While using only one ad network is fine for some projects, there are several problems that can arise. Using multiple ad networks can help resolve them. However, managing multiple ad networks can sometimes be a chore and require significant manpower to keep at optimum efficiency.
I'm not sure what this community's idiom for backing up answers is, but this ...
You need to have something that keeps changing. Interest will be replaced by boredom if it is the exact same game over and over. But it doesn't have to be.
Many classic games are the same game, but you play them with different people. Chess or Go, for example, have zero randomness except for the people playing. That makes it interesting to keep playing the ...
Some geolocation games like Pokemon Go had quite a lot of bad press due to people getting injured while playing them. There were also cases of people trespassing on private property or entering restricted areas because the game they played encouraged them to do so.
When a company needs to defend itself against allegations that they put their players in ...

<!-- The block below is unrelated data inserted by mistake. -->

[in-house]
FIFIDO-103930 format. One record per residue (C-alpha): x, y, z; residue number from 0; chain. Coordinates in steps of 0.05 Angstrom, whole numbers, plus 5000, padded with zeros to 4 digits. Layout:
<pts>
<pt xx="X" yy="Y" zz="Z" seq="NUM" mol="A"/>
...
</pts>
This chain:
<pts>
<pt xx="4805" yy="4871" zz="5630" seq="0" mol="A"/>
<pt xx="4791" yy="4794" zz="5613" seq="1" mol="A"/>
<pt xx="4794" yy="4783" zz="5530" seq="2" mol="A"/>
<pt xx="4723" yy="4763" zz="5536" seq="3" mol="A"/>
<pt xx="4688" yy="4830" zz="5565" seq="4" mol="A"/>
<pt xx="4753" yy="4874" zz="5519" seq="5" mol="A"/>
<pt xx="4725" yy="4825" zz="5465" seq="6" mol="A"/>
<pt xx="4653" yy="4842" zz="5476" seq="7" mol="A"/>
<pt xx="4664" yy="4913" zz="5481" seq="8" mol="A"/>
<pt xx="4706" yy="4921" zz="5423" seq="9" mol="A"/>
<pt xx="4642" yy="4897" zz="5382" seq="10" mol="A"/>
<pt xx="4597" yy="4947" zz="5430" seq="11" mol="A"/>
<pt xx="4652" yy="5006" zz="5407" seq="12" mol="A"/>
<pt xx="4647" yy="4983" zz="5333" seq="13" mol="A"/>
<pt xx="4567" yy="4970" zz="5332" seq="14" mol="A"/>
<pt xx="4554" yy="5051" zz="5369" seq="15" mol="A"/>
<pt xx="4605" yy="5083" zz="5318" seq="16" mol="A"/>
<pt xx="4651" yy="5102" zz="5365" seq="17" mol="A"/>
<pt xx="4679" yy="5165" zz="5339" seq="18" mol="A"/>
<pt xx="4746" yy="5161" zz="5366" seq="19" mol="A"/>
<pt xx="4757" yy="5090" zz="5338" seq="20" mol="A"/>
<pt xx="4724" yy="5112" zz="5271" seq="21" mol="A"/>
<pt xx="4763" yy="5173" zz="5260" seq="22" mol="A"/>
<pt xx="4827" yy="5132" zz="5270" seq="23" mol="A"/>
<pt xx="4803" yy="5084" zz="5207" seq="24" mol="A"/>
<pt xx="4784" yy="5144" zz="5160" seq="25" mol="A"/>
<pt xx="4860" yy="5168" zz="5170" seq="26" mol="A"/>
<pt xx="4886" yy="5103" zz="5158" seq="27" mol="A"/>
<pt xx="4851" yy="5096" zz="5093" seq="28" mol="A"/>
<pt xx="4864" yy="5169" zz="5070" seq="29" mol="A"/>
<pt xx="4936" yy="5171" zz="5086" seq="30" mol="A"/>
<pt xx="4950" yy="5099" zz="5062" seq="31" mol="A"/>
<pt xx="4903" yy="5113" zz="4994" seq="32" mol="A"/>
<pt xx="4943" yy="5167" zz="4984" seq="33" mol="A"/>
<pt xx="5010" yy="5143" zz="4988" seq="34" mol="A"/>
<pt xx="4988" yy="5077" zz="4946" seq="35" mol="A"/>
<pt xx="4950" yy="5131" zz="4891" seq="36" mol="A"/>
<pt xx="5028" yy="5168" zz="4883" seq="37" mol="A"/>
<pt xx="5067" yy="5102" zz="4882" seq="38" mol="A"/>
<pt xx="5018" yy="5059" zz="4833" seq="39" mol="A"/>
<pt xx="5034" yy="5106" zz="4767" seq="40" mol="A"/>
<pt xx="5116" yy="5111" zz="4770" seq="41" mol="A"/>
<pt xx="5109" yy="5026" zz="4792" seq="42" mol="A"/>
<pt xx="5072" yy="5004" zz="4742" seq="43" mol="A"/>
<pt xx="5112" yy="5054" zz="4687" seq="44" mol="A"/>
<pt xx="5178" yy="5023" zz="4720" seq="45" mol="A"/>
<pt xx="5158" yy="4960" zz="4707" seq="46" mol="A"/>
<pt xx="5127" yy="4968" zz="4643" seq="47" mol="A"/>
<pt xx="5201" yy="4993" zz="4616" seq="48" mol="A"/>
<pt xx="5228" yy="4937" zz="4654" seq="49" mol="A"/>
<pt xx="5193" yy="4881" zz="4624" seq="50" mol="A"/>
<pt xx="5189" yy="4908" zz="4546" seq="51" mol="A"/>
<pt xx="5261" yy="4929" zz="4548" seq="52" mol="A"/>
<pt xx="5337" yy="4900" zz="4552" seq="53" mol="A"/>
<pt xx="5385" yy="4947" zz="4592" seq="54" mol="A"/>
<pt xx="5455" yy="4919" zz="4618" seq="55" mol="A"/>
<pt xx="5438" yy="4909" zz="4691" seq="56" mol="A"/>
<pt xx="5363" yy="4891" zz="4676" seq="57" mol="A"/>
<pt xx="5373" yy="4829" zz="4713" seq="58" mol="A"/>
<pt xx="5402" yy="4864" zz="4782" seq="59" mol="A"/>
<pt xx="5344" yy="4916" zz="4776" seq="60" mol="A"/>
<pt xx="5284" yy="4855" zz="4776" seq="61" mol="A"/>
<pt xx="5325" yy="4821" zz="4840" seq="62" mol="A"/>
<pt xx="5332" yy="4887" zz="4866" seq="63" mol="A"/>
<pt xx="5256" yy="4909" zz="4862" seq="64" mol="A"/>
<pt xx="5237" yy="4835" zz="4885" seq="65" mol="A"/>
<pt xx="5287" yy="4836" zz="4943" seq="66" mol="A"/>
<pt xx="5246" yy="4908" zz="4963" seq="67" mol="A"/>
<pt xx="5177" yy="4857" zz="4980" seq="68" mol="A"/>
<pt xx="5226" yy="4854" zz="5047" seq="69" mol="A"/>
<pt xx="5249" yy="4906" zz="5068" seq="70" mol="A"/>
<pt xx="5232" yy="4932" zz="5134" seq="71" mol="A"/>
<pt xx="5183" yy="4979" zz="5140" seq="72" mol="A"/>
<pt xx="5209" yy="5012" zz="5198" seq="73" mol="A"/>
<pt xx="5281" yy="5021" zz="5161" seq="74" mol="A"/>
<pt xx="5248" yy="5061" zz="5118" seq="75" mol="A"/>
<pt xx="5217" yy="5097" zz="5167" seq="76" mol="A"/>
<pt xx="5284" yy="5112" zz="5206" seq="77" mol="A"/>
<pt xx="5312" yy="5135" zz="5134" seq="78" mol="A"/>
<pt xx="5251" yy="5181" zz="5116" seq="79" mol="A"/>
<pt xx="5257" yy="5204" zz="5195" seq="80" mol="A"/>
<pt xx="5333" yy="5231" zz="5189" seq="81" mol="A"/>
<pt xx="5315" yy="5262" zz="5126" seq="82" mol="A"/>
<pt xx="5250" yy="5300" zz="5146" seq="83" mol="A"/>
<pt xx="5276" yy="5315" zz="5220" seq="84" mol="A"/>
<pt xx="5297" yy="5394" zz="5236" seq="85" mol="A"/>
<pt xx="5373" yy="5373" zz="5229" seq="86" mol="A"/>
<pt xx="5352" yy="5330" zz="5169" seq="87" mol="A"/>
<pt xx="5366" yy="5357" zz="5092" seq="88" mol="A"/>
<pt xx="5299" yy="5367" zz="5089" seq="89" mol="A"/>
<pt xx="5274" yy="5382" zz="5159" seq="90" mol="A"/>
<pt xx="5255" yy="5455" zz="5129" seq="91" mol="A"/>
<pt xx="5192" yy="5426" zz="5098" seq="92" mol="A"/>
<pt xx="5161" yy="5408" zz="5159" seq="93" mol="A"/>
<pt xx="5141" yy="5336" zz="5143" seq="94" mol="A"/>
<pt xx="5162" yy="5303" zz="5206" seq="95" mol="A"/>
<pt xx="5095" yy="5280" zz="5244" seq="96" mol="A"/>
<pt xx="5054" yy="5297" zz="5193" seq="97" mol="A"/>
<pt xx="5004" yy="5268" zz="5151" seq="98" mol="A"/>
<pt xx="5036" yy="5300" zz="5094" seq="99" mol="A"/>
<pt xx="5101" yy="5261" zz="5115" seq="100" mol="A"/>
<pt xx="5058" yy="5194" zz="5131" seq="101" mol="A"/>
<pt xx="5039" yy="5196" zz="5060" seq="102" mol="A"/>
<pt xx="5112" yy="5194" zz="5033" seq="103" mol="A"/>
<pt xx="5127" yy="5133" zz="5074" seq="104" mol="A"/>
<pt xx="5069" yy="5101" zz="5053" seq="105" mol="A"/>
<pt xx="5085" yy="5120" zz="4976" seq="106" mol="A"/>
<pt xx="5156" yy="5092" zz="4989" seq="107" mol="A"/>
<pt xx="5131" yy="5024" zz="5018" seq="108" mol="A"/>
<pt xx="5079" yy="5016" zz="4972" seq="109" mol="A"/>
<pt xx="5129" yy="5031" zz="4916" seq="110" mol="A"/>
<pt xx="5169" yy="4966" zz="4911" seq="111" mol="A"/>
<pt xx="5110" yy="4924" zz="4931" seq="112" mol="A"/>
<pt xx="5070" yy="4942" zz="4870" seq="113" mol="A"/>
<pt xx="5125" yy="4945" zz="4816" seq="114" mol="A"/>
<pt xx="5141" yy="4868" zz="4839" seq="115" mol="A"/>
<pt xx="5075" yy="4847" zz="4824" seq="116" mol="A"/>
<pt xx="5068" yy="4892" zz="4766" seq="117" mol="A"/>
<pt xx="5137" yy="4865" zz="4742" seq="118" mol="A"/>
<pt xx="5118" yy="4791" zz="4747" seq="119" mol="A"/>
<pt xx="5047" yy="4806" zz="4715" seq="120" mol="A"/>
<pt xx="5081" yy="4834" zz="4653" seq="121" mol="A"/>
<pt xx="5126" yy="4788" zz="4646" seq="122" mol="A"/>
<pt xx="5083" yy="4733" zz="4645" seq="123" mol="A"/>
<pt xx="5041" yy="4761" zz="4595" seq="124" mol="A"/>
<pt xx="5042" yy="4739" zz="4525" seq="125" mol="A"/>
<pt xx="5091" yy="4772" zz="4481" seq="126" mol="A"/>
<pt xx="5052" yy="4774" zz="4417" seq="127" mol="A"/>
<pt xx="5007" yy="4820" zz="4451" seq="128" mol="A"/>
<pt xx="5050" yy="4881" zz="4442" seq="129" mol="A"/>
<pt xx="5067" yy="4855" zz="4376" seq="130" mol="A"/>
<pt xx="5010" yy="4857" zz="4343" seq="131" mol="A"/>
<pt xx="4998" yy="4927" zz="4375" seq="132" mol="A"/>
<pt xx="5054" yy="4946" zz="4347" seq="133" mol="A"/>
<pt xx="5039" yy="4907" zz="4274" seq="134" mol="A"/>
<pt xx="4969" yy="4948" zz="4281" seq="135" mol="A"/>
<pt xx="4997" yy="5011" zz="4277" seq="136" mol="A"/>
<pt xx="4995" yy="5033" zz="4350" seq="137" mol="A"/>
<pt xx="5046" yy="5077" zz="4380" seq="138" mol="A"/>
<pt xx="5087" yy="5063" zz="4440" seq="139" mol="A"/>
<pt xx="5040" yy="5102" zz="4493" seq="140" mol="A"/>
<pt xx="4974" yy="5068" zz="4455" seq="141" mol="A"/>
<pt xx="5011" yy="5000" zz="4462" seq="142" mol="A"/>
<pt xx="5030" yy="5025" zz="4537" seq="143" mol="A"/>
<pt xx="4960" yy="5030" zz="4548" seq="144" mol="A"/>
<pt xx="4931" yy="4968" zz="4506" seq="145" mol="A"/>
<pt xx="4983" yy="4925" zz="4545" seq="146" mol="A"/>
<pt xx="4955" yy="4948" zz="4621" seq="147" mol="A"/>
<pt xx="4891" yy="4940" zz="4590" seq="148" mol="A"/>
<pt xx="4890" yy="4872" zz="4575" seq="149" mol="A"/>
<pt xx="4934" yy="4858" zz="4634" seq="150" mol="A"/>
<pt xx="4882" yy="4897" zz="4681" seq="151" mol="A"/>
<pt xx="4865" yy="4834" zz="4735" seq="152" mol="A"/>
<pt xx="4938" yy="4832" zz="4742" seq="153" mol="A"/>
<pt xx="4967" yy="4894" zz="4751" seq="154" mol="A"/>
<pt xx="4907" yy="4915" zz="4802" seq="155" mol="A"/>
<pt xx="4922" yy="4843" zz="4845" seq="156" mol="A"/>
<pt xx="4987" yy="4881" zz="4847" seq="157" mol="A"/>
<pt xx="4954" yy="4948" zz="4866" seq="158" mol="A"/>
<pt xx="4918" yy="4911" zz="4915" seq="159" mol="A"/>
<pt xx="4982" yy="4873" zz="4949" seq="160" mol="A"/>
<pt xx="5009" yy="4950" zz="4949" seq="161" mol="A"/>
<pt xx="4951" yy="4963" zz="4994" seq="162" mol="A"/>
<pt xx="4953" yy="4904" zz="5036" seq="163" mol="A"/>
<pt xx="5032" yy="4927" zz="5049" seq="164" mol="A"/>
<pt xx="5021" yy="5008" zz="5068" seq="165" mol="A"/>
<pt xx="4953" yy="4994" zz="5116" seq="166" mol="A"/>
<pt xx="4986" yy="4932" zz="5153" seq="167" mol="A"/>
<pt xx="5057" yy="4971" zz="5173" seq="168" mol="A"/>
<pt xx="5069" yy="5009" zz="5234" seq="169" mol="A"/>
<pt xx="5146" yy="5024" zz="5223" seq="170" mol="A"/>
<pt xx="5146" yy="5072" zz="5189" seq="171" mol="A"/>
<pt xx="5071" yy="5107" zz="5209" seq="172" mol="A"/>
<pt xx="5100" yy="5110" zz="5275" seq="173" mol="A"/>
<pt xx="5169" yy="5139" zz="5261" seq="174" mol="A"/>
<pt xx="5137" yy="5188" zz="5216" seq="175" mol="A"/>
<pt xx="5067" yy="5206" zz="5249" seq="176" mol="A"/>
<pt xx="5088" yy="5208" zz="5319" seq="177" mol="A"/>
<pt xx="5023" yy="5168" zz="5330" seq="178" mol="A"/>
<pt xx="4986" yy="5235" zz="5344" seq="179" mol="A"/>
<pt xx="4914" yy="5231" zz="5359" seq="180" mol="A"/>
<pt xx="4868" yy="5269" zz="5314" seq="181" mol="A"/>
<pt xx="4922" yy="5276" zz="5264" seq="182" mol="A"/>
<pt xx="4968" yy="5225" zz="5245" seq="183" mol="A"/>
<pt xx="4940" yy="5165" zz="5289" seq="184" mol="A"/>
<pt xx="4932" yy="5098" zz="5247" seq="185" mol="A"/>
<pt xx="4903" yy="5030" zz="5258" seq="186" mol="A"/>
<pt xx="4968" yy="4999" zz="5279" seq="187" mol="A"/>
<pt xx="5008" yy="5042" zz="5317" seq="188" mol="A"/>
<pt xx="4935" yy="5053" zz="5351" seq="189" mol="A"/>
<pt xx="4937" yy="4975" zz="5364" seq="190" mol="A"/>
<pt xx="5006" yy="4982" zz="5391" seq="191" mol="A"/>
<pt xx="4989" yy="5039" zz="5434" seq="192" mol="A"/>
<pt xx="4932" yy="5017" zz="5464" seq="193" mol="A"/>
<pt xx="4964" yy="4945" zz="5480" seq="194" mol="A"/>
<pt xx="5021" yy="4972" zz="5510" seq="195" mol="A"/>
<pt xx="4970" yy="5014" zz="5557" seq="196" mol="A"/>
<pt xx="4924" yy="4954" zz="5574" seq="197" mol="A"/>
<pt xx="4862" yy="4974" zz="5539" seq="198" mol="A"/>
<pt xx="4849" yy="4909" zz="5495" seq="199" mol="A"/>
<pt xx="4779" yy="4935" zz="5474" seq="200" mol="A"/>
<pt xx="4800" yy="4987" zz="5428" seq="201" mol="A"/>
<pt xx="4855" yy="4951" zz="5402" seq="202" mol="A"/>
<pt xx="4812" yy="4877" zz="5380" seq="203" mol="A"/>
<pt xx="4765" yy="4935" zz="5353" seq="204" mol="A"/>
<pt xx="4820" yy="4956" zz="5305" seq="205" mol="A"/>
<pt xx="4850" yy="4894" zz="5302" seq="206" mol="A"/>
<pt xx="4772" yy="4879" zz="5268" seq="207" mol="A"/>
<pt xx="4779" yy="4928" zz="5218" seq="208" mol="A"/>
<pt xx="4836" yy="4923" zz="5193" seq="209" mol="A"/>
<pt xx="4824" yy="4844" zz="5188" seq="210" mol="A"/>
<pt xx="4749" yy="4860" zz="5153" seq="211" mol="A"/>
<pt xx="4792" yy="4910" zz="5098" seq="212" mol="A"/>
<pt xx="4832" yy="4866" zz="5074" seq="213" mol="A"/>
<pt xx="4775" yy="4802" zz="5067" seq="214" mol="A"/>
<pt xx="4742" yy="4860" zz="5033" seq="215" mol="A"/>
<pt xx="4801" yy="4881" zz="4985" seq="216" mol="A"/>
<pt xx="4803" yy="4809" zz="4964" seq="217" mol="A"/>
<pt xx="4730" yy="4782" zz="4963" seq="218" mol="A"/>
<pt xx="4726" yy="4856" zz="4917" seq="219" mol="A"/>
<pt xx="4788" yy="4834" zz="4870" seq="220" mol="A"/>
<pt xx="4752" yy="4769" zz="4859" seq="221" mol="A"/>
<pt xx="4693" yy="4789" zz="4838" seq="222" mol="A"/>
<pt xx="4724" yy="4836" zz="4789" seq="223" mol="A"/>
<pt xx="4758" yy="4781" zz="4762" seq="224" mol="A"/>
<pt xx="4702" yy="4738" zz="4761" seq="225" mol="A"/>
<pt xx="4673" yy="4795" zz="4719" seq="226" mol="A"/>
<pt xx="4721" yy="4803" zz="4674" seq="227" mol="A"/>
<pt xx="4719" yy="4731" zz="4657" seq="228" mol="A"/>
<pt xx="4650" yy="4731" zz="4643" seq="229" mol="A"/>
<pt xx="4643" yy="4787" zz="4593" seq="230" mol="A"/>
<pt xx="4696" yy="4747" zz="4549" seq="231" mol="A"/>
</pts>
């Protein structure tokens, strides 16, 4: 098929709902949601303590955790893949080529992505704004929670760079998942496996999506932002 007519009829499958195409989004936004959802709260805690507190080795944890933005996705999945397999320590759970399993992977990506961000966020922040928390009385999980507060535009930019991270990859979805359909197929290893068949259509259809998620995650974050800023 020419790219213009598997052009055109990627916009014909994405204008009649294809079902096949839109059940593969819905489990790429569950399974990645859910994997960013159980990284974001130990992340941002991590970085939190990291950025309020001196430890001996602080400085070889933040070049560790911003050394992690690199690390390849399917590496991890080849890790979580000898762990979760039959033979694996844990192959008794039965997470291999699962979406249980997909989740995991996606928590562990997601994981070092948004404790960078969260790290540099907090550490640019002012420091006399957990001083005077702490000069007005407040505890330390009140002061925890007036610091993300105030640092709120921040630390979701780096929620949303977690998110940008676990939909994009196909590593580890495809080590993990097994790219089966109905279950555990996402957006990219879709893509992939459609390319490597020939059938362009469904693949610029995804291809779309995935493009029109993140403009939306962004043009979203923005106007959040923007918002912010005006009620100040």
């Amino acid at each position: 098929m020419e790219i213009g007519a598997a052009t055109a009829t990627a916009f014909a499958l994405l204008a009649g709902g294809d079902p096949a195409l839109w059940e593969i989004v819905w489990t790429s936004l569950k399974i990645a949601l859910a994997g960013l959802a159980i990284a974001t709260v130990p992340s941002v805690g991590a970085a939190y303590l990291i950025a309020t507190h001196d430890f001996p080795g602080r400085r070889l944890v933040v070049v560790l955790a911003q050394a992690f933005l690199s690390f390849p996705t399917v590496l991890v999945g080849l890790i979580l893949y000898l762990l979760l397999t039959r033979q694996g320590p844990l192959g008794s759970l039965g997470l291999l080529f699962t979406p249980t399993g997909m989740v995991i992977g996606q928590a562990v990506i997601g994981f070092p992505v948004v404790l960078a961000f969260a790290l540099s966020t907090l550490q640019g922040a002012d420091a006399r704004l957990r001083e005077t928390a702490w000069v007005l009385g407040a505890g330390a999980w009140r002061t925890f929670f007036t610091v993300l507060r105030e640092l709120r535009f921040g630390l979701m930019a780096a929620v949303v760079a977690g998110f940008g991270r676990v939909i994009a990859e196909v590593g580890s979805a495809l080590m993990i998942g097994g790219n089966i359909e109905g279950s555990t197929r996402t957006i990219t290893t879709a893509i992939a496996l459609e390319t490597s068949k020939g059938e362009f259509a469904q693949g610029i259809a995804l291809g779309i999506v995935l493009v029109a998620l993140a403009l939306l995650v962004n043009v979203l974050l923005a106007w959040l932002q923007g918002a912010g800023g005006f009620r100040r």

A user will not play a game where they do the same thing over and over. It will get boring and they will leave. As such, you need to make it feel like they're doing something new, even if the underlying mechanic doesn't change.
The ultimate example of this is probably Candy Crush. The mechanics introduced in level 1 are basically the same mechanics you ...
IANAL, and it would potentially be different in different countries, but some guidelines:
Anything that references trademarked and/or copyrighted content (and everything is copyrighted at the moment of creation by its creator) should not be used without explicit permission from the trademark/copyright owner.
When in doubt about trademark or copyright ...
Either one. Consider that even if the game world is in 3D, you can still use 2D for rendering. This is primarily a design decision. If you're more comfortable with 2D, then use 2D.
See these related questions about making a similar style of game:
Best technique to create oldschool (fake 3D) racing game?
How would I implement an endless road the player ...
The lowest framerate you can get away with depends on the game.
In chess, a still image is just fine until someone makes a move! In a fast-paced FPS, you'll typically want >30 frames per second.